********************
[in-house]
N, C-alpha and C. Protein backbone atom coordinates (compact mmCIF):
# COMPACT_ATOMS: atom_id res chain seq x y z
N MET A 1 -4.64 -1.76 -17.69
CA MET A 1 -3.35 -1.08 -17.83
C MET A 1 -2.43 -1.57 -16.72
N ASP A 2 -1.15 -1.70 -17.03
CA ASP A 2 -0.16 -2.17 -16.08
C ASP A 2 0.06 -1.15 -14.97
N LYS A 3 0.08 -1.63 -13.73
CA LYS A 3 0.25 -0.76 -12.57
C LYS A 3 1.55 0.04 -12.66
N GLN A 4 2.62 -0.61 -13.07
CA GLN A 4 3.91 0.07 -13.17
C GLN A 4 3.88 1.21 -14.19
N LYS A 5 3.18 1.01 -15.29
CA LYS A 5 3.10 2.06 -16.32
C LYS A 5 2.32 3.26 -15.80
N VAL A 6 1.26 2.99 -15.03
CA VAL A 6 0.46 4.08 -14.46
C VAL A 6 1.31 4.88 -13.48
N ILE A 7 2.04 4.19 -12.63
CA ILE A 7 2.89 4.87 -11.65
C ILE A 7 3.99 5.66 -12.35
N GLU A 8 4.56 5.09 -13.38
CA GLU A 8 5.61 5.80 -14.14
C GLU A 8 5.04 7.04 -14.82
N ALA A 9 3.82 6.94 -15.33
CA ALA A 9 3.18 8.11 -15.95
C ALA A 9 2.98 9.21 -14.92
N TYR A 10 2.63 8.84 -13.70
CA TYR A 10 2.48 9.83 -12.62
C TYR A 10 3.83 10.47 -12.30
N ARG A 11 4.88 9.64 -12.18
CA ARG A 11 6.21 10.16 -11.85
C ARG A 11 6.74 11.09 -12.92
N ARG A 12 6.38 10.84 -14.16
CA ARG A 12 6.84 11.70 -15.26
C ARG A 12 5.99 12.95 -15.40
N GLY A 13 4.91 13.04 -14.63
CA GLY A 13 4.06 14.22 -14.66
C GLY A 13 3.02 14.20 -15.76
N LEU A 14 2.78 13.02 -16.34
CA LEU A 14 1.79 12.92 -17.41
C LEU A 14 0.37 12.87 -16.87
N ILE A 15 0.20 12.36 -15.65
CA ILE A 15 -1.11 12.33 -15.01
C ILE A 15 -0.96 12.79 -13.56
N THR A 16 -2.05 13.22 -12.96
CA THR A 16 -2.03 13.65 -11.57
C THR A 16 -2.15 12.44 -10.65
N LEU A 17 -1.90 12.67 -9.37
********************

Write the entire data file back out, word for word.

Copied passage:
[in-house]
N, C-alpha and C. Protein backbone atom coordinates (compact mmCIF):
# COMPACT_ATOMS: atom_id res chain seq x y z
N MET A 1 -4.64 -1.76 -17.69
CA MET A 1 -3.35 -1.08 -17.83
C MET A 1 -2.43 -1.57 -16.72
N ASP A 2 -1.15 -1.70 -17.03
CA ASP A 2 -0.16 -2.17 -16.08
C ASP A 2 0.06 -1.15 -14.97
N LYS A 3 0.08 -1.63 -13.73
CA LYS A 3 0.25 -0.76 -12.57
C LYS A 3 1.55 0.04 -12.66
N GLN A 4 2.62 -0.61 -13.07
CA GLN A 4 3.91 0.07 -13.17
C GLN A 4 3.88 1.21 -14.19
N LYS A 5 3.18 1.01 -15.29
CA LYS A 5 3.10 2.06 -16.32
C LYS A 5 2.32 3.26 -15.80
N VAL A 6 1.26 2.99 -15.03
CA VAL A 6 0.46 4.08 -14.46
C VAL A 6 1.31 4.88 -13.48
N ILE A 7 2.04 4.19 -12.63
CA ILE A 7 2.89 4.87 -11.65
C ILE A 7 3.99 5.66 -12.35
N GLU A 8 4.56 5.09 -13.38
CA GLU A 8 5.61 5.80 -14.14
C GLU A 8 5.04 7.04 -14.82
N ALA A 9 3.82 6.94 -15.33
CA ALA A 9 3.18 8.11 -15.95
C ALA A 9 2.98 9.21 -14.92
N TYR A 10 2.63 8.84 -13.70
CA TYR A 10 2.48 9.83 -12.62
C TYR A 10 3.83 10.47 -12.30
N ARG A 11 4.88 9.64 -12.18
CA ARG A 11 6.21 10.16 -11.85
C ARG A 11 6.74 11.09 -12.92
N ARG A 12 6.38 10.84 -14.16
CA ARG A 12 6.84 11.70 -15.26
C ARG A 12 5.99 12.95 -15.40
N GLY A 13 4.91 13.04 -14.63
CA GLY A 13 4.06 14.22 -14.66
C GLY A 13 3.02 14.20 -15.76
N LEU A 14 2.78 13.02 -16.34
CA LEU A 14 1.79 12.92 -17.41
C LEU A 14 0.37 12.87 -16.87
N ILE A 15 0.20 12.36 -15.65
CA ILE A 15 -1.11 12.33 -15.01
C ILE A 15 -0.96 12.79 -13.56
N THR A 16 -2.05 13.22 -12.96
CA THR A 16 -2.03 13.65 -11.57
C THR A 16 -2.15 12.44 -10.65
N LEU A 17 -1.90 12.67 -9.37